Risk of Diabetes May Increase After Cancer Diagnosis

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Many studies have suggested that diabetes is a risk factor for the development of cancer, but whether or not cancer itself can increase the risk of diabetes requires further investigation.
Many studies have suggested that diabetes is a risk factor for the development of cancer, but whether or not cancer itself can increase the risk of diabetes requires further investigation.

Patients with cancer may be at a significantly higher risk of developing diabetes, according to a study published in JAMA Oncology.1

Diabetes is a comorbid condition that significantly affects the quality of life among patients with cancer and has been identified as a risk factor for the development of cardiovascular disease. It is also the main cause of noncancer mortality among survivors of cancer and is related to increased mortality in patients living with cancer. Many studies have suggested that diabetes is a risk factor for the development of cancer, but whether or not cancer itself can increase the risk of diabetes requires further investigation.

For this large retrospective South Korean cohort study, researchers accessed the National Health Insurance Service–National Sample Cohort (NHIS-NSC) to evaluate the outcomes of 494,189 patients. Patients who underwent at least one health screening examination that included assessments of cardiovascular and diabetes risk factors and did not have diabetes or history of cancer at baseline were eligible for the study.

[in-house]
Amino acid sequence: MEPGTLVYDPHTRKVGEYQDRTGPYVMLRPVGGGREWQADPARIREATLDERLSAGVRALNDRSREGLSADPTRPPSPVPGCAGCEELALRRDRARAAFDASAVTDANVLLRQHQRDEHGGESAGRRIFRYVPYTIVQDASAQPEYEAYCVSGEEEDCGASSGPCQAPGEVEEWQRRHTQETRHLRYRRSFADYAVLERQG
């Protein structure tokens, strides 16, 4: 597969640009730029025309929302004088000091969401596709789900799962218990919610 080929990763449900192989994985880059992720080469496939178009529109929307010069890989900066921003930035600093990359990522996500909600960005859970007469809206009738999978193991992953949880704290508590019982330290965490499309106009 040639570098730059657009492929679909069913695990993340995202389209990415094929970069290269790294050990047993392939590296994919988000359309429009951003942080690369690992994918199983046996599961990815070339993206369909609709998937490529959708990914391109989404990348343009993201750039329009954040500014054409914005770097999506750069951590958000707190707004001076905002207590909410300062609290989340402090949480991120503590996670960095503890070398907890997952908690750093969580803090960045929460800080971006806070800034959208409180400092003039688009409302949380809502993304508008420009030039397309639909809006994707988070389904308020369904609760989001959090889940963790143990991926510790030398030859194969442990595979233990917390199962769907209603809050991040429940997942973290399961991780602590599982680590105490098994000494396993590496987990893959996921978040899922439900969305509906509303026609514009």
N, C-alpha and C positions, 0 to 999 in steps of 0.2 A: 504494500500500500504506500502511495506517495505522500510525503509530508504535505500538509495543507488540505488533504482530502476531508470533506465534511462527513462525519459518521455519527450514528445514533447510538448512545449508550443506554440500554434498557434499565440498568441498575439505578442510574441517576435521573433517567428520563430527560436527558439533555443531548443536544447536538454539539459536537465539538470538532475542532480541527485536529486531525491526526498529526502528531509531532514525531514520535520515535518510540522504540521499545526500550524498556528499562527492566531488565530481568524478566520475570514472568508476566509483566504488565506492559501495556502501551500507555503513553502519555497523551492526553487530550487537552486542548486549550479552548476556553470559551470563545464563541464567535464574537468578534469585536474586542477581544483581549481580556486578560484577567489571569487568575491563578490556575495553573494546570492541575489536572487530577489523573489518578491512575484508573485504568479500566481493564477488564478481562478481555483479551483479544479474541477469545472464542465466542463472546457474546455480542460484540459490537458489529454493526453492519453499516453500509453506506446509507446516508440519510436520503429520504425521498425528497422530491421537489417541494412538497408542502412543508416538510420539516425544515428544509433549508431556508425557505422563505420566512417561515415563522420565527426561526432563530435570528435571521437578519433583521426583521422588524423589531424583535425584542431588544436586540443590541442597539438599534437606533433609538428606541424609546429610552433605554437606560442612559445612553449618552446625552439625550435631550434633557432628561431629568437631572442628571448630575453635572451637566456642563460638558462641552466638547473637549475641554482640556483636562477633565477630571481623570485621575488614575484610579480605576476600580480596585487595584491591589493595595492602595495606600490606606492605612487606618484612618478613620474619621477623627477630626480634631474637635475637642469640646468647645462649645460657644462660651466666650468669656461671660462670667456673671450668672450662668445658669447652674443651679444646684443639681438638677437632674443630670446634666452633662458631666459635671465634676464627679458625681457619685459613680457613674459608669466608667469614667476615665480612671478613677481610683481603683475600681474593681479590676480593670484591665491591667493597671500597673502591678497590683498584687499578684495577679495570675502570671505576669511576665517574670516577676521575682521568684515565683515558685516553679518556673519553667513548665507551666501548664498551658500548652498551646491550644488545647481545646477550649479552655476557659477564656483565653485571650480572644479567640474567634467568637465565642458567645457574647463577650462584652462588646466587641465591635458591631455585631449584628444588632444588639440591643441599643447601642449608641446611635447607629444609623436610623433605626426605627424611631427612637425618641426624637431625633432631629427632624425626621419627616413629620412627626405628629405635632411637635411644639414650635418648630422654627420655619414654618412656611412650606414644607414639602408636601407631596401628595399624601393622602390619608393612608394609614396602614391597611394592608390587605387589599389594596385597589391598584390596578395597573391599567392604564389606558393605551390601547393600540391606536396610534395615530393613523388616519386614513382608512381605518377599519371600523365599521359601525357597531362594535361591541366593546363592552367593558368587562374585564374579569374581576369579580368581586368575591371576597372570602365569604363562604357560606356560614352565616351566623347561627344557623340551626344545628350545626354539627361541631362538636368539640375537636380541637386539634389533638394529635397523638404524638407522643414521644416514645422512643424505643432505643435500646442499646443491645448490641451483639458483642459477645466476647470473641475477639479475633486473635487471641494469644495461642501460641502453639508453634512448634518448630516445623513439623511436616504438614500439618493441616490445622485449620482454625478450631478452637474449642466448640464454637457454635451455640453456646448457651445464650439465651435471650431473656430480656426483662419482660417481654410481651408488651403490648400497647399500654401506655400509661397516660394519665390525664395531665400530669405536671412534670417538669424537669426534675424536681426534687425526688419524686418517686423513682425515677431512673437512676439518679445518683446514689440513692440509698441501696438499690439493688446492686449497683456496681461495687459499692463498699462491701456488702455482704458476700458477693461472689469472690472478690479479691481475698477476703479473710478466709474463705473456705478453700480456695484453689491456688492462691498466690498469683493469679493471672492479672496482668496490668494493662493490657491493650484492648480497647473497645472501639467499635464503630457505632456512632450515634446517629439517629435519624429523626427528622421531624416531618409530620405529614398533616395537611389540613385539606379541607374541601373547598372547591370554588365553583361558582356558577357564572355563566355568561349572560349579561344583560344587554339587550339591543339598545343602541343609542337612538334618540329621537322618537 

The median follow-up of the study was 7.0 years, which accounted for 3,492,935.6 person-years of follow-up. Of the study participants, 15,130 developed cancer and 26,610 participants developed diabetes.

Upon multivariate analyses adjusting for age, sex, comorbidities, metabolic factors, and precancer diabetes risk factors, results showed that the risk of developing diabetes was increased with cancer development (hazard ratio [HR], 1.35; 95% CI, 1.26-1.45; P < .001). The first 2-years post-diagnosis had the highest risk of disease development, but risk remained elevated throughout the follow-up period.

A number of cancers were significantly associated with the increased risk of diabetes, including pancreatic, kidney, liver, gallbladder, lung, blood, breast, stomach, and thyroid cancers.

The authors concluded that “these data provide evidence that cancer is associated with an increased risk of diabetes in cancer survivors independent of traditional diabetes risk factors. Physicians should remember that patients with cancer develop other clinical problems, such as diabetes, with higher frequency than individuals without cancer, and should consider routine diabetes screening in these patients.”

Reference

  1. Hwangbo Y, Kang D, Kang M, et al. Incidence of diabetes after cancer development [published online June 7, 2018]. JAMA Oncol. doi:10.1001/jamaoncol.2018.1684

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